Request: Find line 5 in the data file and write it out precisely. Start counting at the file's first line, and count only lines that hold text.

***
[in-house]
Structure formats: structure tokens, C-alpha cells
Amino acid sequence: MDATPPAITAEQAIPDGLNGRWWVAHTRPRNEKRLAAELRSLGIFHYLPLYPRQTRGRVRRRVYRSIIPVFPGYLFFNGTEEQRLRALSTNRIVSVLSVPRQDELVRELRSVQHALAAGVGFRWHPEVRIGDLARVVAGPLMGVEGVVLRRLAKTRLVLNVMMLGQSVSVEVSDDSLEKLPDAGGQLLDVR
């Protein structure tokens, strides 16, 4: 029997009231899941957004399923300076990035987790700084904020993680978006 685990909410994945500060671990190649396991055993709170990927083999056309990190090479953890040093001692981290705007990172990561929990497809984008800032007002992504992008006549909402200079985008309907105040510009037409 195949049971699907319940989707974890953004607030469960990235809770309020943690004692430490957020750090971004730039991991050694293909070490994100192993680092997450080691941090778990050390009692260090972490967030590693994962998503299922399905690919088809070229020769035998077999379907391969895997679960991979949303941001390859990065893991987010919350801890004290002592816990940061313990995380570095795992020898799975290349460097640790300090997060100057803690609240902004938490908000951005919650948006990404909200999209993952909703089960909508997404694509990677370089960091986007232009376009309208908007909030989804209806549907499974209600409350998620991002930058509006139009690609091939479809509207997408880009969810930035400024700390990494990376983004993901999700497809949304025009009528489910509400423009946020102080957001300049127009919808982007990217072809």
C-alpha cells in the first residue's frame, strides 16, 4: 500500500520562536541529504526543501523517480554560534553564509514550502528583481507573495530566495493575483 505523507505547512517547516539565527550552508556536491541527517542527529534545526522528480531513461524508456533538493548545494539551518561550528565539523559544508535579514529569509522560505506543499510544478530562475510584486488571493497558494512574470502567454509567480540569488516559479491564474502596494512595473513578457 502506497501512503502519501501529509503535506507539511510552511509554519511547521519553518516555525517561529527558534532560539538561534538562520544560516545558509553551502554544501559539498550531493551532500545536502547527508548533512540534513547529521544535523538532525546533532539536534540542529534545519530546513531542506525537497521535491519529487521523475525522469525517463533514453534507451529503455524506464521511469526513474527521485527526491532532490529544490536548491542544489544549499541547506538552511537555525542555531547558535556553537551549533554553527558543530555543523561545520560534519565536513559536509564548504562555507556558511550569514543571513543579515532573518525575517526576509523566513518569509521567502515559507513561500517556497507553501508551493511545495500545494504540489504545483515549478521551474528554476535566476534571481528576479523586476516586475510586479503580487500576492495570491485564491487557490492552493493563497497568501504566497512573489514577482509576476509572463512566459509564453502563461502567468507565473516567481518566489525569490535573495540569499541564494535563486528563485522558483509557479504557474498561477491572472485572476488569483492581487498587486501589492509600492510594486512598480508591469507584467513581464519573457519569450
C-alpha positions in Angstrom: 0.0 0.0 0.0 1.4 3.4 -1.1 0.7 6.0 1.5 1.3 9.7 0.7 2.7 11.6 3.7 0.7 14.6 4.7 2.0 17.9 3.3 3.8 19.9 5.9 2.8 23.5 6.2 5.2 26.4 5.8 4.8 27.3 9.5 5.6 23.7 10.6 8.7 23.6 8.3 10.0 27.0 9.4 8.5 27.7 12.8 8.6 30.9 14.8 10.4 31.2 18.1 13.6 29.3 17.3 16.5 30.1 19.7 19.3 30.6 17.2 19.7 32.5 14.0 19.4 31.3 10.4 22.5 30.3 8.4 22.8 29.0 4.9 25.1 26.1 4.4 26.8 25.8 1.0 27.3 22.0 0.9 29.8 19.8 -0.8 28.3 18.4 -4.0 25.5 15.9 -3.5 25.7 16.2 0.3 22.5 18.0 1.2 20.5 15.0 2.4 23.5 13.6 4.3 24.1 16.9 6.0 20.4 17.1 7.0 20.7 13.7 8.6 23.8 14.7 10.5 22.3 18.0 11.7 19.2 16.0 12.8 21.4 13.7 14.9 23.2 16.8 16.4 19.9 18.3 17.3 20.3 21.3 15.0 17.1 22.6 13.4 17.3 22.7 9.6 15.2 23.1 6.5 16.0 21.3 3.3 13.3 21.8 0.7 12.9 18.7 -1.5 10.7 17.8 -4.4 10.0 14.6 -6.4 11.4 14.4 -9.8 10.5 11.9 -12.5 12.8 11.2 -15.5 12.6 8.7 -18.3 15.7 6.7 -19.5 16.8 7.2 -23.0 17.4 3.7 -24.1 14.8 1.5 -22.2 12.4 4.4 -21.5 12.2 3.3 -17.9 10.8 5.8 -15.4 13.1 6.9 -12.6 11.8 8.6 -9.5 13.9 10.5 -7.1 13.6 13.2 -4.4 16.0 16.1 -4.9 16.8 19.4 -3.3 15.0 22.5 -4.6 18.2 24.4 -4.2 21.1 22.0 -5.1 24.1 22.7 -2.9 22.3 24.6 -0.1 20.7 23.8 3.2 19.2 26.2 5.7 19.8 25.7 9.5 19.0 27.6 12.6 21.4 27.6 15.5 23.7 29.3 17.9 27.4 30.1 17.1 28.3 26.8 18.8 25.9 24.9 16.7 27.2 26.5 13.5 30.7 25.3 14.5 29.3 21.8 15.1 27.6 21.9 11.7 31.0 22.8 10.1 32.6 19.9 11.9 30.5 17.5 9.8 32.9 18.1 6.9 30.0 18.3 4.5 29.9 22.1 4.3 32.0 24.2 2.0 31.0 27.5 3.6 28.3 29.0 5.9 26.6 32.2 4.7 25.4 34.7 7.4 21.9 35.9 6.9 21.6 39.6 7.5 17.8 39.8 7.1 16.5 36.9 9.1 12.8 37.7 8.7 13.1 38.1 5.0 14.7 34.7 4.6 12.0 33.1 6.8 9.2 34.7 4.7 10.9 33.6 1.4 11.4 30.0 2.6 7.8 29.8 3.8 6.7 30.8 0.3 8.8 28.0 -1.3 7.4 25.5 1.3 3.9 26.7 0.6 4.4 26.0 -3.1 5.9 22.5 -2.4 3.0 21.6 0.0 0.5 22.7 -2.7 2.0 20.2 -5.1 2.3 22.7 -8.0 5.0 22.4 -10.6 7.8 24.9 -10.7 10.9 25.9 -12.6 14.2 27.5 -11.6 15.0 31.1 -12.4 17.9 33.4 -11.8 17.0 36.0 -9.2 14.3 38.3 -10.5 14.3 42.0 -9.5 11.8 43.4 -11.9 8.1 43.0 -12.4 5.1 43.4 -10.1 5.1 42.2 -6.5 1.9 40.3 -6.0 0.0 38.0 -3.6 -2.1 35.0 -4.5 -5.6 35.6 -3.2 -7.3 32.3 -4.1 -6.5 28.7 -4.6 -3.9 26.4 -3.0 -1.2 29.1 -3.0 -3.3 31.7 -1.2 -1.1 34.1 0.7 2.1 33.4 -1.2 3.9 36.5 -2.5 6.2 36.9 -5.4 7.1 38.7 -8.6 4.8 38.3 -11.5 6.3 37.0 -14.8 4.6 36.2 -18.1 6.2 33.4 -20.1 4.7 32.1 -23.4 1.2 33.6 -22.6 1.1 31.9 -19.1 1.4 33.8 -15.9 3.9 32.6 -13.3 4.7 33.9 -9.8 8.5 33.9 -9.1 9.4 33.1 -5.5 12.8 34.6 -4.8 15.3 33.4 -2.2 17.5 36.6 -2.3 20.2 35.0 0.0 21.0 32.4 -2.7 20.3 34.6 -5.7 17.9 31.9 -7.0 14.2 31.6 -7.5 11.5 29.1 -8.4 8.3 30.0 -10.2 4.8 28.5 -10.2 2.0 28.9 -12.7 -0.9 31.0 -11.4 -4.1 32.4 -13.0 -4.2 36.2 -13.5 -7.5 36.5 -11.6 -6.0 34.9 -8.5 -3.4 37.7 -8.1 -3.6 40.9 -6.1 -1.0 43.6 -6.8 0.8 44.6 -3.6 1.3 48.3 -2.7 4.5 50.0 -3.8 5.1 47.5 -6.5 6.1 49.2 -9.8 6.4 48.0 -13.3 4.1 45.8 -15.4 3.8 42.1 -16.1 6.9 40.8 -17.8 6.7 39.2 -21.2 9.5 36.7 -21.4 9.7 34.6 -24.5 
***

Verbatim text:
C-alpha cells in the first residue's frame, strides 16, 4: 500500500520562536541529504526543501523517480554560534553564509514550502528583481507573495530566495493575483 505523507505547512517547516539565527550552508556536491541527517542527529534545526522528480531513461524508456533538493548545494539551518561550528565539523559544508535579514529569509522560505506543499510544478530562475510584486488571493497558494512574470502567454509567480540569488516559479491564474502596494512595473513578457 502506497501512503502519501501529509503535506507539511510552511509554519511547521519553518516555525517561529527558534532560539538561534538562520544560516545558509553551502554544501559539498550531493551532500545536502547527508548533512540534513547529521544535523538532525546533532539536534540542529534545519530546513531542506525537497521535491519529487521523475525522469525517463533514453534507451529503455524506464521511469526513474527521485527526491532532490529544490536548491542544489544549499541547506538552511537555525542555531547558535556553537551549533554553527558543530555543523561545520560534519565536513559536509564548504562555507556558511550569514543571513543579515532573518525575517526576509523566513518569509521567502515559507513561500517556497507553501508551493511545495500545494504540489504545483515549478521551474528554476535566476534571481528576479523586476516586475510586479503580487500576492495570491485564491487557490492552493493563497497568501504566497512573489514577482509576476509572463512566459509564453502563461502567468507565473516567481518566489525569490535573495540569499541564494535563486528563485522558483509557479504557474498561477491572472485572476488569483492581487498587486501589492509600492510594486512598480508591469507584467513581464519573457519569450